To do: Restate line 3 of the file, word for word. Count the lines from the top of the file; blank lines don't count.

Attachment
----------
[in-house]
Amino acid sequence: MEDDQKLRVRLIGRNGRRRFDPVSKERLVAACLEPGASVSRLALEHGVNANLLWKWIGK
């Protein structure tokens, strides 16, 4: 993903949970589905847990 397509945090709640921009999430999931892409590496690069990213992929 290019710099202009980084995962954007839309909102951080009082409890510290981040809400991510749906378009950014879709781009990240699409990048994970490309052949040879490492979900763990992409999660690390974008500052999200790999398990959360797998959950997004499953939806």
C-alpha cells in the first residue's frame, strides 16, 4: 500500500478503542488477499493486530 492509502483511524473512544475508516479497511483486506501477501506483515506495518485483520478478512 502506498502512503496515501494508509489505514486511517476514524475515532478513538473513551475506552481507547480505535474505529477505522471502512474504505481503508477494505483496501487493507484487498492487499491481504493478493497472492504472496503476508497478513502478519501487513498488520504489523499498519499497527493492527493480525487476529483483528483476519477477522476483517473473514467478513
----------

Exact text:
């Protein structure tokens, strides 16, 4: 993903949970589905847990 397509945090709640921009999430999931892409590496690069990213992929 290019710099202009980084995962954007839309909102951080009082409890510290981040809400991510749906378009950014879709781009990240699409990048994970490309052949040879490492979900763990992409999660690390974008500052999200790999398990959360797998959950997004499953939806």